Sequencing and Annotation of Mitochondrial Genomes from Individual Parasitic Helminths

  • Aaron R. Jex
  • D. Timothy Littlewood
  • Robin B. GasserEmail author
Part of the Methods in Molecular Biology book series (MIMB, volume 1201)


Mitochondrial (mt) genomics has significant implications in a range of fundamental areas of parasitology, including evolution, systematics, and population genetics as well as explorations of mt biochemistry, physiology, and function. Mt genomes also provide a rich source of markers to aid molecular epidemiological and ecological studies of key parasites. However, there is still a paucity of information on mt genomes for many metazoan organisms, particularly parasitic helminths, which has often related to challenges linked to sequencing from tiny amounts of material. The advent of next-generation sequencing (NGS) technologies has paved the way for low cost, high-throughput mt genomic research, but there have been obstacles, particularly in relation to post-sequencing assembly and analyses of large datasets. In this chapter, we describe protocols for the efficient amplification and sequencing of mt genomes from small portions of individual helminths, and highlight the utility of NGS platforms to expedite mt genomics. In addition, we recommend approaches for manual or semi-automated bioinformatic annotation and analyses to overcome the bioinformatic “bottleneck” to research in this area. Taken together, these approaches have demonstrated applicability to a range of parasites and provide prospects for using complete mt genomic sequence datasets for large-scale molecular systematic and epidemiological studies. In addition, these methods have broader utility and might be readily adapted to a range of other medium-sized molecular regions (i.e., 10–100 kb), including large genomic operons, and other organellar (e.g., plastid) and viral genomes.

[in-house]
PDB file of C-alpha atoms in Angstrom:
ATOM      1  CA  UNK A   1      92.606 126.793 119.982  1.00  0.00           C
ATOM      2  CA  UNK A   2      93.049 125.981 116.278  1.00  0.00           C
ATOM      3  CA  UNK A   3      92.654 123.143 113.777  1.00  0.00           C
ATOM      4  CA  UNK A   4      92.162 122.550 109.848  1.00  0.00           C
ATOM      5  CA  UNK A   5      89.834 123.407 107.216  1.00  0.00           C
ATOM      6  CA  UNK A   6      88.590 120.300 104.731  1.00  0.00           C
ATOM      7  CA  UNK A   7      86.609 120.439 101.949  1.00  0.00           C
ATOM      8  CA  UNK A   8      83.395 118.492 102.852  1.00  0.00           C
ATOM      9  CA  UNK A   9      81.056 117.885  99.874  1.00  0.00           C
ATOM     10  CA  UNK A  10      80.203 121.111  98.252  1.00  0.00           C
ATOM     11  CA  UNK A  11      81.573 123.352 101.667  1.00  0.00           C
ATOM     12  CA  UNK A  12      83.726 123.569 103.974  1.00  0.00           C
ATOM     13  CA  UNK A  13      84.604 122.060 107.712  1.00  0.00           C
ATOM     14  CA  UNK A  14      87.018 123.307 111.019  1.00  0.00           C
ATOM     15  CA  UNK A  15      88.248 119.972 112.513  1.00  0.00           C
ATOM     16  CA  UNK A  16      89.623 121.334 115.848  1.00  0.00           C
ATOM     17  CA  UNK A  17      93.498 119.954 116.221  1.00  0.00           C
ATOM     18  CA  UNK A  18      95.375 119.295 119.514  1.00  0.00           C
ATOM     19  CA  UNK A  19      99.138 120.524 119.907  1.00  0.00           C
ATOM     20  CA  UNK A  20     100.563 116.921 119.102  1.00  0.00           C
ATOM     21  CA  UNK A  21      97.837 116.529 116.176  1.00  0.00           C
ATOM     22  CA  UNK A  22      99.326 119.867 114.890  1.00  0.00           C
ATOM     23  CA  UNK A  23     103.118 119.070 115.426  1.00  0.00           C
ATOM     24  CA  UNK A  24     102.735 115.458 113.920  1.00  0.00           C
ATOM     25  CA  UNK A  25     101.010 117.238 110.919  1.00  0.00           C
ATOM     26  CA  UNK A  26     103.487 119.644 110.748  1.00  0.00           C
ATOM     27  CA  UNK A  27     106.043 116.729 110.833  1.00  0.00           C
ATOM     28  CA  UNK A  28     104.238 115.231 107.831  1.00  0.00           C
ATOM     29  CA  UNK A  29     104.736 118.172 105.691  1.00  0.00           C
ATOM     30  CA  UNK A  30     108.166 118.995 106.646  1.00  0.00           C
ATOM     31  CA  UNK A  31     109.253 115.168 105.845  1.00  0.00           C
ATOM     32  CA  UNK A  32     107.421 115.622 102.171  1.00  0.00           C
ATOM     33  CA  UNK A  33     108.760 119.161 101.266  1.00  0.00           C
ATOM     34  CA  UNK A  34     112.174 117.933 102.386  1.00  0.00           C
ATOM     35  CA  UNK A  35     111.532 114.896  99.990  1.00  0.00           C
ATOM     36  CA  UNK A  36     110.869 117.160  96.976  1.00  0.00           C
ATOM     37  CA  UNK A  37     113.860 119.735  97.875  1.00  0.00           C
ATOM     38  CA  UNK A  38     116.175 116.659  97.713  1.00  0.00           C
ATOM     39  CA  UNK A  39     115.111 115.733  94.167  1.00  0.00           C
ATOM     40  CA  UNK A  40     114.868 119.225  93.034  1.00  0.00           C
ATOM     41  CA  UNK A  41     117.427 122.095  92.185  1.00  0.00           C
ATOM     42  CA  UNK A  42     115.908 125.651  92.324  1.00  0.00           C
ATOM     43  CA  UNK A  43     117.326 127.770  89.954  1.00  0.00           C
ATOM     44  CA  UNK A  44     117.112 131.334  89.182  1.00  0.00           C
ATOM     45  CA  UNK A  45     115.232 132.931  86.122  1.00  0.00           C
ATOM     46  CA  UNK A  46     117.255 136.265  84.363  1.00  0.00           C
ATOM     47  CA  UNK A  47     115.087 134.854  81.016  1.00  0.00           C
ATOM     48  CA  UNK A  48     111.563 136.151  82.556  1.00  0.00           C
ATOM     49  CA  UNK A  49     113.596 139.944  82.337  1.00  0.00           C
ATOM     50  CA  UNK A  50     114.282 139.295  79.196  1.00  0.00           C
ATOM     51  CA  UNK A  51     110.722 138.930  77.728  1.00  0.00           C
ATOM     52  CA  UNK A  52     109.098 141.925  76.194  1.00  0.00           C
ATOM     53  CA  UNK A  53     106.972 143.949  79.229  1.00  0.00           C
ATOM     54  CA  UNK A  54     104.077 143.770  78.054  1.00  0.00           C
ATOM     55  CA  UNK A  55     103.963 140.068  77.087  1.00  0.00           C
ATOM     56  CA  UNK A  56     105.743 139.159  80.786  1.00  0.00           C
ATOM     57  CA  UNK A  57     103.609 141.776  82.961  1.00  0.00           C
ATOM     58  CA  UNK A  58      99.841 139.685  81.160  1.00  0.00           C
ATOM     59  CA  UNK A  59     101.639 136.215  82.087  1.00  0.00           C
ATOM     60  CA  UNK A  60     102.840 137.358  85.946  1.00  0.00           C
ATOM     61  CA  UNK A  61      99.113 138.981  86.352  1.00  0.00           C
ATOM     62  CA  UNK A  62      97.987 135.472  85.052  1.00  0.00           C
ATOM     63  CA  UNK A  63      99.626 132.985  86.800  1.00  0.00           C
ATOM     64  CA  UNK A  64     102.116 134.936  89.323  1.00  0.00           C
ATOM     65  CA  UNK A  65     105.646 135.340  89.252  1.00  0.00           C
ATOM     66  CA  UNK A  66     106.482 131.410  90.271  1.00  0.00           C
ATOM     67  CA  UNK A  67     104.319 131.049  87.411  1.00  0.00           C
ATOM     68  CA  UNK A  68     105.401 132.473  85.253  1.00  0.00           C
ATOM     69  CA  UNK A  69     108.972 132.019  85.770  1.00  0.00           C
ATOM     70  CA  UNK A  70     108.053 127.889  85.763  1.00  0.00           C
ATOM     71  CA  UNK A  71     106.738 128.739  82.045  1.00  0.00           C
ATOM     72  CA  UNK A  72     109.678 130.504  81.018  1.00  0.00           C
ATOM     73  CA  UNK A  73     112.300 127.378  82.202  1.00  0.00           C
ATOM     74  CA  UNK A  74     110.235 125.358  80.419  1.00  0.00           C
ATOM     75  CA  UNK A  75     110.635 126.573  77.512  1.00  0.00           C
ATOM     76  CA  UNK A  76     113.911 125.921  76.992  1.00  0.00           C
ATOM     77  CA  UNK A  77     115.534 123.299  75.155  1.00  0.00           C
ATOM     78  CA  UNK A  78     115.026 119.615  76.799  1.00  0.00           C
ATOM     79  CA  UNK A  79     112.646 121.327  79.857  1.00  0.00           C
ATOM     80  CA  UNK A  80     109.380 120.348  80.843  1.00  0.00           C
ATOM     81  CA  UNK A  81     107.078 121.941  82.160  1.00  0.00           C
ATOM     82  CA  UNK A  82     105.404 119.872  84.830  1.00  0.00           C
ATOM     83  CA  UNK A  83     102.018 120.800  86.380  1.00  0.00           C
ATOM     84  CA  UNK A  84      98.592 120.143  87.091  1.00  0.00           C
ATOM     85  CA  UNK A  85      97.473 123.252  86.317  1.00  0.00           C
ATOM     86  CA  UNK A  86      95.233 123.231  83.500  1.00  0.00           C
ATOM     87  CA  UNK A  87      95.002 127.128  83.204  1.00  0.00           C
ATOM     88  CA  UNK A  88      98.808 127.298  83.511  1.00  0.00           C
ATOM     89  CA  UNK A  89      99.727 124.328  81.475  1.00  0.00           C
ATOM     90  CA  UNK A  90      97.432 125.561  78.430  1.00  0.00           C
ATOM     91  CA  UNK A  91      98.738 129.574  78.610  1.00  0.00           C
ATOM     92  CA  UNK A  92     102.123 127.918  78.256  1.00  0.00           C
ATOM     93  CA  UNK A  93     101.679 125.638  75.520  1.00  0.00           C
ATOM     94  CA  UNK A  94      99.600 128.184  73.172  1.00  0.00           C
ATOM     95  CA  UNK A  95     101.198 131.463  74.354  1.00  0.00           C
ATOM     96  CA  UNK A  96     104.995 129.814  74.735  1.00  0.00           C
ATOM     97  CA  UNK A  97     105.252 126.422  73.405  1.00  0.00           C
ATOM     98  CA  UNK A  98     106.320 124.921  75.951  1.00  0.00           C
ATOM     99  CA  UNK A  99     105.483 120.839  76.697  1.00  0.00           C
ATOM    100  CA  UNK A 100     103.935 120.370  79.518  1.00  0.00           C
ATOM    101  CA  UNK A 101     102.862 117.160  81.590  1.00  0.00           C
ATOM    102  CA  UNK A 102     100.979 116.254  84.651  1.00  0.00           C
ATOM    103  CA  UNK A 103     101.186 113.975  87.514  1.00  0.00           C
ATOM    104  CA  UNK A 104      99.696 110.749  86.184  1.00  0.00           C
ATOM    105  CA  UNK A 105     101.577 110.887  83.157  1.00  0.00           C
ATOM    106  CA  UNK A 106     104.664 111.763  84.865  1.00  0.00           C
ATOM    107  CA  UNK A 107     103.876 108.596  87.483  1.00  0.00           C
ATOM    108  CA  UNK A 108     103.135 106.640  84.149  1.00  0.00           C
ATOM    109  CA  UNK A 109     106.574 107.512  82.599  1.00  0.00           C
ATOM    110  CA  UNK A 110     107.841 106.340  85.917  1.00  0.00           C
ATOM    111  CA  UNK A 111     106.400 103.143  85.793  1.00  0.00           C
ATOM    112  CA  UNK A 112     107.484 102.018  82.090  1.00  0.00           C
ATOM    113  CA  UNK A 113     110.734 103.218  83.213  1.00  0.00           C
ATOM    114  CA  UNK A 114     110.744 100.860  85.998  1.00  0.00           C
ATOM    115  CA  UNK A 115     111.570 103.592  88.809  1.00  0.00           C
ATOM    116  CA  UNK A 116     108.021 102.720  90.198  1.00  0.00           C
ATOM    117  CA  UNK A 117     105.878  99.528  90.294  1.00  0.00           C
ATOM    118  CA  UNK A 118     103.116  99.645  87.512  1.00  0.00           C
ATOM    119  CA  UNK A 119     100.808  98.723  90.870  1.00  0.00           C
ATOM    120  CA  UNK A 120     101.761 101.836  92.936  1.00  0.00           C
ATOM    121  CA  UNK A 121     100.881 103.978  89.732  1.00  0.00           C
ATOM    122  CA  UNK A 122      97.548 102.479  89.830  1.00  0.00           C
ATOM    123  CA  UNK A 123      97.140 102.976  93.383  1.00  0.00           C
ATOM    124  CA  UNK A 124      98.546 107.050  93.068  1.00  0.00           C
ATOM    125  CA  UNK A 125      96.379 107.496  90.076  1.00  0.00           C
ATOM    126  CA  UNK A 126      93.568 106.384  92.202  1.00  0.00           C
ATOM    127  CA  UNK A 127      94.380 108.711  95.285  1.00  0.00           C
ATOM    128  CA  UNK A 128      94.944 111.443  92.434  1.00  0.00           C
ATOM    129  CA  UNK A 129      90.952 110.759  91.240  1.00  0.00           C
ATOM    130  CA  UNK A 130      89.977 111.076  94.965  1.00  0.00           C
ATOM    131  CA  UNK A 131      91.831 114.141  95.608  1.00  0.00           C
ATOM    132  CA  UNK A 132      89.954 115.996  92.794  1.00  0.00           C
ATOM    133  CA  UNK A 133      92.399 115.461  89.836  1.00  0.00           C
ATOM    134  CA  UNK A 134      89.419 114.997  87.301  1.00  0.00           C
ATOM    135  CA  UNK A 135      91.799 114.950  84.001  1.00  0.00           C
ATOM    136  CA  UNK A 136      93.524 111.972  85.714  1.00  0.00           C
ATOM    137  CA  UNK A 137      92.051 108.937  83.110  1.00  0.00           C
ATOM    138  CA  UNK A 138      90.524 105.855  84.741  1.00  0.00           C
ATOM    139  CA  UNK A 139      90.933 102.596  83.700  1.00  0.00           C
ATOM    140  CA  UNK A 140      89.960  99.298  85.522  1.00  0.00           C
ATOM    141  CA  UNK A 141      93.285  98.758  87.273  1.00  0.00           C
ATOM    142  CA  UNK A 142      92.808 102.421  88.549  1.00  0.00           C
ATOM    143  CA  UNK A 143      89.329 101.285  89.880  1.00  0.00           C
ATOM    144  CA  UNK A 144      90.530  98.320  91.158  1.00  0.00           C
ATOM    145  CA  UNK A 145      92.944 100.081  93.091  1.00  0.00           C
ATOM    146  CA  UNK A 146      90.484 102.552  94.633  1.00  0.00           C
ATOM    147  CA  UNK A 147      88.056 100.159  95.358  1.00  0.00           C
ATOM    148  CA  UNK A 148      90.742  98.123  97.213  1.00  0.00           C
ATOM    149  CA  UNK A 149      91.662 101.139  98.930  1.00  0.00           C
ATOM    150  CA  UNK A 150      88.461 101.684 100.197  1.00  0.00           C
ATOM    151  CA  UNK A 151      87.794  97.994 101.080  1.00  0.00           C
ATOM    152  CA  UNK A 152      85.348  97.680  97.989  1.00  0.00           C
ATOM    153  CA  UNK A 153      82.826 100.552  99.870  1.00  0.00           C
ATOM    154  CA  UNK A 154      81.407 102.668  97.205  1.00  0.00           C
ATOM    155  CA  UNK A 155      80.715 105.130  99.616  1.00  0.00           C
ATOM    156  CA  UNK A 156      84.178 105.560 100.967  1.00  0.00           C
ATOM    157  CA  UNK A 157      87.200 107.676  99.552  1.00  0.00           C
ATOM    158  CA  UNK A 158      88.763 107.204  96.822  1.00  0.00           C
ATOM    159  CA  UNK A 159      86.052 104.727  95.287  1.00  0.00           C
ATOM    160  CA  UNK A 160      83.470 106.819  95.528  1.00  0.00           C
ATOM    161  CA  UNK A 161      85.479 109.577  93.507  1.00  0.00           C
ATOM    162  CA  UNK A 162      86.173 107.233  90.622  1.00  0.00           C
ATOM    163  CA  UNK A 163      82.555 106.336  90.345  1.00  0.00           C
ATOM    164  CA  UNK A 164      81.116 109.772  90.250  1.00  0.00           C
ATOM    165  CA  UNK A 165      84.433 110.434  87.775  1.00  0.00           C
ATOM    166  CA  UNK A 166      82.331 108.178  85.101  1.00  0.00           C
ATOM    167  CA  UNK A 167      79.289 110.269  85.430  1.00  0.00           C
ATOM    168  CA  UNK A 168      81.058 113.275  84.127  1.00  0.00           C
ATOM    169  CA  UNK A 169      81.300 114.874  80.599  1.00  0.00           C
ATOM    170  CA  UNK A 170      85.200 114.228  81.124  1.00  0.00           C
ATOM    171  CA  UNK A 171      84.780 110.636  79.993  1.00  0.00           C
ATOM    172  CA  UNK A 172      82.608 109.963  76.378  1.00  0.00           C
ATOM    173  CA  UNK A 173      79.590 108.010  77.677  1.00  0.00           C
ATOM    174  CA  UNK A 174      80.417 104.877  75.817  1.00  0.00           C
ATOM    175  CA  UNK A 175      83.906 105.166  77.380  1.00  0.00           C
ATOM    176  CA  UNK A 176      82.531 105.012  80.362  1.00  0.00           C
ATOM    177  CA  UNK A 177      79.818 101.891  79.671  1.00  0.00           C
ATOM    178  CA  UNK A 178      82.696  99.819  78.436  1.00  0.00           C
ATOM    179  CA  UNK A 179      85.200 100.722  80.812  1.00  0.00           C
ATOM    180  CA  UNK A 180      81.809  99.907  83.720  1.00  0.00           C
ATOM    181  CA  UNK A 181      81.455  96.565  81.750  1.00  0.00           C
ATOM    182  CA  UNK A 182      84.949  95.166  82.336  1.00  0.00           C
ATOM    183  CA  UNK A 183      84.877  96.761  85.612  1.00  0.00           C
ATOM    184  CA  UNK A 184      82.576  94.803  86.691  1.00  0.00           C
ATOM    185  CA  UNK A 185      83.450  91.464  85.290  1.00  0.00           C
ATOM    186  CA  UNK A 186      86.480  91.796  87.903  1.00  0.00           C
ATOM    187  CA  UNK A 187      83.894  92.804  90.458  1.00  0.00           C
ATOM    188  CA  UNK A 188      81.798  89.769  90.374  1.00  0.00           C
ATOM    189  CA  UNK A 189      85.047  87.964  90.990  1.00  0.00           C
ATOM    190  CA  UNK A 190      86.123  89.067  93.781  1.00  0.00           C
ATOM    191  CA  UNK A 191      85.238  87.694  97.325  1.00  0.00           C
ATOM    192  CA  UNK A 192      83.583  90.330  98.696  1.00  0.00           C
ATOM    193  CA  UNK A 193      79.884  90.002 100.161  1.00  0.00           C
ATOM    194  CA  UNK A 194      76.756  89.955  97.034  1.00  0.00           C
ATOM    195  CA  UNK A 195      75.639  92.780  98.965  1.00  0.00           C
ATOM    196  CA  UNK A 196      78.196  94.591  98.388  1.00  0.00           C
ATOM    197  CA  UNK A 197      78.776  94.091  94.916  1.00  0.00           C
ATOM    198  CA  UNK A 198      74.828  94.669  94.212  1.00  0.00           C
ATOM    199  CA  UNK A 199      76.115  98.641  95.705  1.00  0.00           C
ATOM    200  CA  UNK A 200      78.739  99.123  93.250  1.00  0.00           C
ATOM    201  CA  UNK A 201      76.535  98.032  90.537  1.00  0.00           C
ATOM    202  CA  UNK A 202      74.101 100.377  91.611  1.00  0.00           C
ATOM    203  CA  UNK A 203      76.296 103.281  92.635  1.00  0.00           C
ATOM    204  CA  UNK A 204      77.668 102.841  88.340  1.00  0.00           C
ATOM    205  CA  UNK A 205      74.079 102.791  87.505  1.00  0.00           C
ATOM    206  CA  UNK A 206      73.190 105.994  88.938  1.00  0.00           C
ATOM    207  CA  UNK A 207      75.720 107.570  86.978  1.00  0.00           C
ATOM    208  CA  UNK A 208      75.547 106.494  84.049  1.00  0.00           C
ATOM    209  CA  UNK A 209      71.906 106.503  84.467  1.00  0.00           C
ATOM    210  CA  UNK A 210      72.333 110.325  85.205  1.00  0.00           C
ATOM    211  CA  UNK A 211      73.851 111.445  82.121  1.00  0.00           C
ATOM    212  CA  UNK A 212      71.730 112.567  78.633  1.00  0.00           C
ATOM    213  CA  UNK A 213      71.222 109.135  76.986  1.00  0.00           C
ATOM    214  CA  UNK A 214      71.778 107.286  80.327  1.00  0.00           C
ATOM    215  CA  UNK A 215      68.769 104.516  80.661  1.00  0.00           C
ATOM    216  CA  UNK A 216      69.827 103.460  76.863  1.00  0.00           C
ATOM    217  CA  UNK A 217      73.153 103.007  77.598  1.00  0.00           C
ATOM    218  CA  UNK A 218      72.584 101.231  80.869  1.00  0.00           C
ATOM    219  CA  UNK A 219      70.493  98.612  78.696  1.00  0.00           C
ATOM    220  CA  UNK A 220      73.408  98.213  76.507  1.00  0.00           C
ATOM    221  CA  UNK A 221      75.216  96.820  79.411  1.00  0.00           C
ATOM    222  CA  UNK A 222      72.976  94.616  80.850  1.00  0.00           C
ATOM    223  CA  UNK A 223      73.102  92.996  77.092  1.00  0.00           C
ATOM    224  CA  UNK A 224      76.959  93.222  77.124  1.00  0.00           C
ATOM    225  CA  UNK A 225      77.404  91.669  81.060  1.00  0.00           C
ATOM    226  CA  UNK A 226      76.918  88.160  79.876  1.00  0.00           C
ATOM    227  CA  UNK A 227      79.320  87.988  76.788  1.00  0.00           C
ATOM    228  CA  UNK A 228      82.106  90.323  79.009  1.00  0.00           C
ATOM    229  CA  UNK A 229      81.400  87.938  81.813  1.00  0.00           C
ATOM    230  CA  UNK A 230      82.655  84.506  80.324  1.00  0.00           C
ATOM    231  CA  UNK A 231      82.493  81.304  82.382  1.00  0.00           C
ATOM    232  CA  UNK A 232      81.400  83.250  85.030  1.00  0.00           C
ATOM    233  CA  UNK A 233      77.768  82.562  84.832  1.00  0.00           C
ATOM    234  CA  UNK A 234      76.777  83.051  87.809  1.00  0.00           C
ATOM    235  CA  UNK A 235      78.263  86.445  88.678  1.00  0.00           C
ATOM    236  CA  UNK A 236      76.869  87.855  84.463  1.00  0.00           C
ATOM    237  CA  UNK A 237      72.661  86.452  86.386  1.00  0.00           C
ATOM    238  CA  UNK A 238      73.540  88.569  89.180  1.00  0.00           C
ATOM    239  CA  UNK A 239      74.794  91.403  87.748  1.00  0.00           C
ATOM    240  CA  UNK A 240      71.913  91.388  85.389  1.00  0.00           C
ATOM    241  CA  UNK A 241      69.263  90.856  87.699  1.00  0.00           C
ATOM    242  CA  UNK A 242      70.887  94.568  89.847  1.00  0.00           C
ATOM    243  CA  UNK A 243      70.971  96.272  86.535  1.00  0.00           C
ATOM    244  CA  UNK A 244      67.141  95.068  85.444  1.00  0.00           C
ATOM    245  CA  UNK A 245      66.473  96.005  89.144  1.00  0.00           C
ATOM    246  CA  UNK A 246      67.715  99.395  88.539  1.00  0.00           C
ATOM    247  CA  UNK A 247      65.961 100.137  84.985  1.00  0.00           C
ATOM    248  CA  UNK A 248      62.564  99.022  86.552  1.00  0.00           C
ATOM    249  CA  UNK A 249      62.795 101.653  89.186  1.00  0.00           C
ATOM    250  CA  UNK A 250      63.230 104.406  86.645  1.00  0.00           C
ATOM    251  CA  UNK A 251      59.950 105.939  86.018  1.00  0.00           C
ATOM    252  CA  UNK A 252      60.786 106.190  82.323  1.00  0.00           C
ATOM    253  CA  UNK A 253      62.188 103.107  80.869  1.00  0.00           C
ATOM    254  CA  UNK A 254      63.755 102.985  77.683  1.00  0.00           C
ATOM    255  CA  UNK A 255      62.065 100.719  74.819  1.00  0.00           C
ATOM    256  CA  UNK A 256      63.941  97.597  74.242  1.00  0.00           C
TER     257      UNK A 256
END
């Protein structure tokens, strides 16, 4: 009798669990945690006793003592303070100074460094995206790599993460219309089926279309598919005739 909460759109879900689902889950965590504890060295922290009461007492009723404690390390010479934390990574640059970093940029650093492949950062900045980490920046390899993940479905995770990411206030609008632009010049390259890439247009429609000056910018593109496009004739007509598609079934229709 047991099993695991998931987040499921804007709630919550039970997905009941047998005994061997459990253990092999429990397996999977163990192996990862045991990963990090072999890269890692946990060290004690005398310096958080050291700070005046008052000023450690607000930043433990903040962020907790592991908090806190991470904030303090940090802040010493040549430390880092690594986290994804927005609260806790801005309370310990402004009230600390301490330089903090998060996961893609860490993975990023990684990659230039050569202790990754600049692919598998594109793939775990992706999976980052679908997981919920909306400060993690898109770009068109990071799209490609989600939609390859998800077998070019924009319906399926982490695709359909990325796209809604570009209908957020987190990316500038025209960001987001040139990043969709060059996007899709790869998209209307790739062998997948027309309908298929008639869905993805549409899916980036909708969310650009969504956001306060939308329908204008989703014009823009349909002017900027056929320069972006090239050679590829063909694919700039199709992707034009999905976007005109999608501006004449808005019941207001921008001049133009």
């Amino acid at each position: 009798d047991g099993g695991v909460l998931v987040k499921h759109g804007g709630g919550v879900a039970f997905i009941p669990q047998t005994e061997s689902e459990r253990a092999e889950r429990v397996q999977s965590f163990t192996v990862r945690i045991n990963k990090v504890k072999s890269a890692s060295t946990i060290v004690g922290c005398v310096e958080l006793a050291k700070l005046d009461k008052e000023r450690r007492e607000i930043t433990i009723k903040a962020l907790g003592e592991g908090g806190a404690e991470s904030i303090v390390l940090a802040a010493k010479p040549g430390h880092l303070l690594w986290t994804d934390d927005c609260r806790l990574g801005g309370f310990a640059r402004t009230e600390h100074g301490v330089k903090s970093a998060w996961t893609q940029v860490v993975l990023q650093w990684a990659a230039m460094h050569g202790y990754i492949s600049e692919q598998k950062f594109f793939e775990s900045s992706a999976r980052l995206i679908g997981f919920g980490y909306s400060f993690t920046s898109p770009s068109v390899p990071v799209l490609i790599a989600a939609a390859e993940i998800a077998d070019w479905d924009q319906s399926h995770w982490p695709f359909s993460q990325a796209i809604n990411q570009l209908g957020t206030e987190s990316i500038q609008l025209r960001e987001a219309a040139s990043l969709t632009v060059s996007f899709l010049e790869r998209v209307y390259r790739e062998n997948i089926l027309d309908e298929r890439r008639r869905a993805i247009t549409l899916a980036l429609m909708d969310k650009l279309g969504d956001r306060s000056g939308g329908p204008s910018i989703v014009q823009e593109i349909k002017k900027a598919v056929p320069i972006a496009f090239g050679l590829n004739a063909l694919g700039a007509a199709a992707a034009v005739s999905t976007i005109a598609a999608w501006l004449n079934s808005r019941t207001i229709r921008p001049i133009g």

Parasitic Helminth Complete Mitochondrial Genome Molecular Size Marker Ethylenediaminetetraacetic Acid Disodium Salt Individual Nematode 
These keywords were added by machine and not by the authors. This process is experimental and the keywords may be updated as the learning algorithm improves.



Our research has been supported largely through grants from the Australian Research Council (ARC) and the National Health and Medical Research Council. Other support from the Alexander von Humboldt Foundation, Australian Academy of Science, the Fulbright Commission, Melbourne Water Corporation, the Victorian Life Sciences Computation Initiative (VLSCI), and the IBM Collaboratory is gratefully acknowledged.


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Copyright information

© Springer Science+Business Media New York 2015

Authors and Affiliations

  • Aaron R. Jex
    • 1
  • D. Timothy Littlewood
    • 2
  • Robin B. Gasser
    • 1
    Email author
  1. 1.Faculty of Veterinary and Agricultural SciencesThe University of MelbourneParkvilleAustralia
  2. 2.Department of Life SciencesNatural History MuseumLondonUK

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